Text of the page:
Storage Lawsuits: Will You Foot the Bill?

Consider the potential impact of increased IP litigation on storage customers

May 28, 2008

3 Min Read
Network Computing logo

Intellectual property lawsuits are so much a part of the storage IT scene, it seems odd to think of a world without them. After all, protecting patents is part of doing technology business, isn't it? For end users, there's usually little impact -- right?

It may be time to reconsider these assumptions. As the level of patent litigation quietly escalates and storage becomes central to the functioning of IT, it's likely that sooner or later, storage customers will wind up helping to pay the price of at least one high-profile suit.

For one thing, patent litigation racks up huge legal fees. It is complicated and expensive and typically goes on for years. Cases are tough to win, and when they are judged, follow-up suits are nearly inevitable.

According to a study by PricewaterhouseCoopers, patent litigation has risen along with the number of patents awarded. Over the last 18 years, for example, patent litigation has increased by roughly 6 percent annually. In 2007, 2,896 total patent infringement cases went to the U.S. courts.

Of those, at least two -- NetApp v. Sun and Quantum v. Riverbed -- pertained directly to storage technology. And both remain unresolved, although Quantum has indicated it expects a trial date of February 2009 for its case against Riverbed.PwC study also states that from 1995 through 2007, patent holders were successful 37 percent of the time overall in staking their claims. In the same timeframe, 32 percent of summary judgments were appealed, and 59 percent of those judgments modified or reversed.

Those are tough stats, but even so, there's no slowdown in patent litigation. Despite the costs, despite the risks, and despite legislation being considered to slow down the rate of patent cases, companies are going to court as never before. Indeed, the PwC study indicates that fears of recession are exacerbating the trend: "Although the risks in patent litigation have increased, the damages awards remain significant," state the authors. Winning a patent case can be lucrative; it can also slow down your competition.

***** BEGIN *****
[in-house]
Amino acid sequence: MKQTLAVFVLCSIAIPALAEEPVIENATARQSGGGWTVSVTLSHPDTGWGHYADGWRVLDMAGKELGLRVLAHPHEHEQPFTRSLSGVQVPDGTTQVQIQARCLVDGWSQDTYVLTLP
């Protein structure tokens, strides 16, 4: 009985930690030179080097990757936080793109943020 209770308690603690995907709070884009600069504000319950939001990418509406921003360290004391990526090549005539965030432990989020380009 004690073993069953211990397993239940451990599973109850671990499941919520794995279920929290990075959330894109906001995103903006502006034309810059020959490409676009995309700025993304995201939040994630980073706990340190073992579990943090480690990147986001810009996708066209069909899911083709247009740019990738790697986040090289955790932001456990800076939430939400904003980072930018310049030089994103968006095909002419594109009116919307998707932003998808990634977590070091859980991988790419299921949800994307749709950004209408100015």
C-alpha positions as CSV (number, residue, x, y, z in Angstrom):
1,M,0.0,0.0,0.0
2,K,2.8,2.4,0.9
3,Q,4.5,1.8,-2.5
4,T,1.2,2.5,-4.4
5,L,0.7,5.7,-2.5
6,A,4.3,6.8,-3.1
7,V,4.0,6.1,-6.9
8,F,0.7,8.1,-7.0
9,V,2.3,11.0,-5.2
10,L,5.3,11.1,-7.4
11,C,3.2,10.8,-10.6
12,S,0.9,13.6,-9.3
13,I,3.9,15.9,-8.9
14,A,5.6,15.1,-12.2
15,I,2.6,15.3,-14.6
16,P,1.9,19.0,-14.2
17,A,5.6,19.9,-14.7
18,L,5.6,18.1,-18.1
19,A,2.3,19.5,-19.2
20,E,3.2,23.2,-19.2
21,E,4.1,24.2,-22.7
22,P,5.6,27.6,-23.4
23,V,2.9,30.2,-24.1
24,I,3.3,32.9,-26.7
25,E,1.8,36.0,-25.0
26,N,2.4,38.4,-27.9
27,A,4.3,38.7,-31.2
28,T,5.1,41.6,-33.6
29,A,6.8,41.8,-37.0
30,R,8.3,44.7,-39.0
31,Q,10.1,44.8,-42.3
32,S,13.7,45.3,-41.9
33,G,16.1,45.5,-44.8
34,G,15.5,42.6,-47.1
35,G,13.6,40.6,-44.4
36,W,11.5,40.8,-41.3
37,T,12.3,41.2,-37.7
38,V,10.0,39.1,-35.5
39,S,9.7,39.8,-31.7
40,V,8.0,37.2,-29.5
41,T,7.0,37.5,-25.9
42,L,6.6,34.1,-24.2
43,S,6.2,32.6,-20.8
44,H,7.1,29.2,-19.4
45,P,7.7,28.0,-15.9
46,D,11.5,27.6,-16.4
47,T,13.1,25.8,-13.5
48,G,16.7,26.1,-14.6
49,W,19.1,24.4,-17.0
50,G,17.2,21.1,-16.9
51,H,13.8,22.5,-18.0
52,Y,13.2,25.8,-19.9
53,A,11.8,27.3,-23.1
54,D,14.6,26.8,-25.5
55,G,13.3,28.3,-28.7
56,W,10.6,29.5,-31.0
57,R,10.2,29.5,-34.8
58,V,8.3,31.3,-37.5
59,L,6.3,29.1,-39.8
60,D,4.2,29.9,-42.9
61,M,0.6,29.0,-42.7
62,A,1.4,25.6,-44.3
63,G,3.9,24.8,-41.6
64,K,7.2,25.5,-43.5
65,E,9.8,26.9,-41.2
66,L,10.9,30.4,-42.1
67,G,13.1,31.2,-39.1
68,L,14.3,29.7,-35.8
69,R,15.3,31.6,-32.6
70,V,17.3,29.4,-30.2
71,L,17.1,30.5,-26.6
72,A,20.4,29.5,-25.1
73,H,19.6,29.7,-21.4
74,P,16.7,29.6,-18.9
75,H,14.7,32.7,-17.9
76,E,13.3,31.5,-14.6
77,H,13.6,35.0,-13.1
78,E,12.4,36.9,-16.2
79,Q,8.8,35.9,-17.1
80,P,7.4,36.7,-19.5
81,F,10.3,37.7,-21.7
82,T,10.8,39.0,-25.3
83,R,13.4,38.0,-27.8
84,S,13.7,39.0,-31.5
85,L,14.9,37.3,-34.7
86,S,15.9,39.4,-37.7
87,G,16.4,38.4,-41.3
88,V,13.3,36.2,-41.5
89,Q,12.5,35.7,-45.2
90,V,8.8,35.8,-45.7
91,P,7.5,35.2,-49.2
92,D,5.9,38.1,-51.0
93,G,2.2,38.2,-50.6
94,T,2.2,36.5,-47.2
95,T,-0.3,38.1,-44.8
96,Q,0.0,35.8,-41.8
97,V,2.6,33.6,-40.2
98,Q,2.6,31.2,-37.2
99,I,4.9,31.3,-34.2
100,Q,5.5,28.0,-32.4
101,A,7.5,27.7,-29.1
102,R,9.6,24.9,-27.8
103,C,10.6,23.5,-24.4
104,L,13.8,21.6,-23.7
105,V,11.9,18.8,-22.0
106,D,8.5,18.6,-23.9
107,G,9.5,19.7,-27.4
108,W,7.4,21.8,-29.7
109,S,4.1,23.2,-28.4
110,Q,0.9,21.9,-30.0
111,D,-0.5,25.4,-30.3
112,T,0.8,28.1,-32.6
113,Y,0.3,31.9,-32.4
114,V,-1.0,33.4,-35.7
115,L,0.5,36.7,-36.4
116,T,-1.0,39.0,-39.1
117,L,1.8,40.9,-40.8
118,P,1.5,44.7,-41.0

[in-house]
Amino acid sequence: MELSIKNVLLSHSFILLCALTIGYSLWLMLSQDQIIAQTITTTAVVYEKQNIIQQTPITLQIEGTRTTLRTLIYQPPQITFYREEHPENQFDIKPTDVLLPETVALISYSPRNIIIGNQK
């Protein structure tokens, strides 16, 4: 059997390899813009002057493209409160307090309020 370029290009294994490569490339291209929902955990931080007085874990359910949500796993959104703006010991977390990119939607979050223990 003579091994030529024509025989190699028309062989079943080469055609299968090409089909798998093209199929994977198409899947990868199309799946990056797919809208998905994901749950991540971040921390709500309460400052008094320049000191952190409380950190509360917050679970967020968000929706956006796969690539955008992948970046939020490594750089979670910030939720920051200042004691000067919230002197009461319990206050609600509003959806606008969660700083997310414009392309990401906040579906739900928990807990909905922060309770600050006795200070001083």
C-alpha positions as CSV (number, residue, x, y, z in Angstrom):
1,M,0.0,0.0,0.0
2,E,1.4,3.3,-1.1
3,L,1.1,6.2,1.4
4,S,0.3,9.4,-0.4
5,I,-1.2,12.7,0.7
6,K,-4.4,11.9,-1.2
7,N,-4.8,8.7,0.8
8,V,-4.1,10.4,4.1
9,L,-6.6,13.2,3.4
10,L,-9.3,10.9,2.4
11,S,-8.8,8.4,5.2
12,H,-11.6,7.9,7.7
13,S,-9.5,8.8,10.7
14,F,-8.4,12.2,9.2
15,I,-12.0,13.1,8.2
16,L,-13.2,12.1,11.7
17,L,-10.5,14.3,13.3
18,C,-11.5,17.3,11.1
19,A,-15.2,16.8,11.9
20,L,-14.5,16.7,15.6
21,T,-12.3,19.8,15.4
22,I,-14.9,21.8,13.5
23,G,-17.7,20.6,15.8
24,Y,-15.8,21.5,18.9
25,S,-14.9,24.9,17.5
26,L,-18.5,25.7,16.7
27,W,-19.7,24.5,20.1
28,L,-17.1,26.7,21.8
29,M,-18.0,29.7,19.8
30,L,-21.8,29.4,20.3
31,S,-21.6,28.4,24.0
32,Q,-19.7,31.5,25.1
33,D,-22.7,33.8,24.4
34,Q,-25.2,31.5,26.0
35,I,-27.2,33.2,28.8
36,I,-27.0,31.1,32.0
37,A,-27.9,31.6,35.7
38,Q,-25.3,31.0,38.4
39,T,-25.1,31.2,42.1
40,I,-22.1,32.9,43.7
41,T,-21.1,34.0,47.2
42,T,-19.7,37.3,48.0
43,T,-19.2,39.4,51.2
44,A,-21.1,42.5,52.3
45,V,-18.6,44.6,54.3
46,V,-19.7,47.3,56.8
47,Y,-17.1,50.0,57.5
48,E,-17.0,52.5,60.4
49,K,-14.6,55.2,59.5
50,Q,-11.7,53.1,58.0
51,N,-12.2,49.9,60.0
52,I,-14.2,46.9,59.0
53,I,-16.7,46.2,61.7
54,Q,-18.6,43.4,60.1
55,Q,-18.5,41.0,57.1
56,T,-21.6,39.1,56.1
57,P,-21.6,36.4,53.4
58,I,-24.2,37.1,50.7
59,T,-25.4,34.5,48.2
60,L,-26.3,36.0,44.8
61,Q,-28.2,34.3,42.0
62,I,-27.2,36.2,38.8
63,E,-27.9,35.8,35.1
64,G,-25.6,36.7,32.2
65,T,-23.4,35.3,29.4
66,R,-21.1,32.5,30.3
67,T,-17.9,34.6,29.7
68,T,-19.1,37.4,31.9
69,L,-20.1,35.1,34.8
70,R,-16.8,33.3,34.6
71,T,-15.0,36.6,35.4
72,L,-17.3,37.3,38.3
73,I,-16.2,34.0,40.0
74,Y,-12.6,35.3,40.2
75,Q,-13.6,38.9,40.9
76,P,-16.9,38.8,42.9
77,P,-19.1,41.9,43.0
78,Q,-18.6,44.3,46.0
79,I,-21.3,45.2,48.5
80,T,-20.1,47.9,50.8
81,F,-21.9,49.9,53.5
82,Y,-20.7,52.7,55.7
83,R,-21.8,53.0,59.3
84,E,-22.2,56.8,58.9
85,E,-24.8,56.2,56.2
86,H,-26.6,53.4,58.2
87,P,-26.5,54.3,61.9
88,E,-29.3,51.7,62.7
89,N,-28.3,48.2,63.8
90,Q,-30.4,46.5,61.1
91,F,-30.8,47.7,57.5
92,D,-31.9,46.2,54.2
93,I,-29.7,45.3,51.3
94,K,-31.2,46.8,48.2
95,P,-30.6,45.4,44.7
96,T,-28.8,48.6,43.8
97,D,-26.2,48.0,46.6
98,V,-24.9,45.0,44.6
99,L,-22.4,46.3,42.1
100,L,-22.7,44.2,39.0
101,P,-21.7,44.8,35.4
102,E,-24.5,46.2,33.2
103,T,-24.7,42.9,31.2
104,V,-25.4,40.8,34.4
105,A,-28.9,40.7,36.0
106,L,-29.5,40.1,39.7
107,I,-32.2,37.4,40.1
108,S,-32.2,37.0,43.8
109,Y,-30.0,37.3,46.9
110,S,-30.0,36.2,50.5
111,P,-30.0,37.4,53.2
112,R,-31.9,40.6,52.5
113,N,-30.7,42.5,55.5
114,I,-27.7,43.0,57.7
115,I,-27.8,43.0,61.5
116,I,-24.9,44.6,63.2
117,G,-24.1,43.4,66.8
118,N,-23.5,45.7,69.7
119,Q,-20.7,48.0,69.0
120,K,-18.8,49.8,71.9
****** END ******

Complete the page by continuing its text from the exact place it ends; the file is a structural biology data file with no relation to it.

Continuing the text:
That's where you come in. If you read the fine print in your favorite publicly traded supplier's financial reports, you'll see litigation listed as a risk. And while most firms also state that legal fees are not material to earnings, it doesn't take much activity to overwhelm newly public firms. And when the stakes are high, you can bank on high fees and a supply chain effect.

"Most likely, the price would be built in to the cost of doing business, which could impact shareholders," says Greg Schulz of the StorageIO Group.

In this light, it's worth questioning the potential impact of big lawsuits on Sun, NetApp, and others whose revenues are a mixed bag.If shareholders are hit and prices increase as a result, customers will eventually be affected.

On the other hand, patent litigation can pay off handsomely if cases are proven and won.

What do you think? Should patent litigation be legislated more strongly? Do you worry about its effect on your daily IT existence? We'd love to hear from you. We've even created a brand-new poll to gauge your concerns. You can also write to us or hit that message board below.Have a comment on this story? Please click "Discuss" below. If you'd like to contact Byte and Switch's editors directly, send us a message.

  • NetApp Inc. (Nasdaq: NTAP)

  • PricewaterhouseCoopers International

  • Quantum Corp. (NYSE: QTM)

  • Riverbed Technology Inc. (Nasdaq: RVBD)

  • The StorageIO Group

  • Sun Microsystems Inc.

Stay informed! Sign up to get expert advice and insight delivered direct to your inbox

You May Also Like

More Insights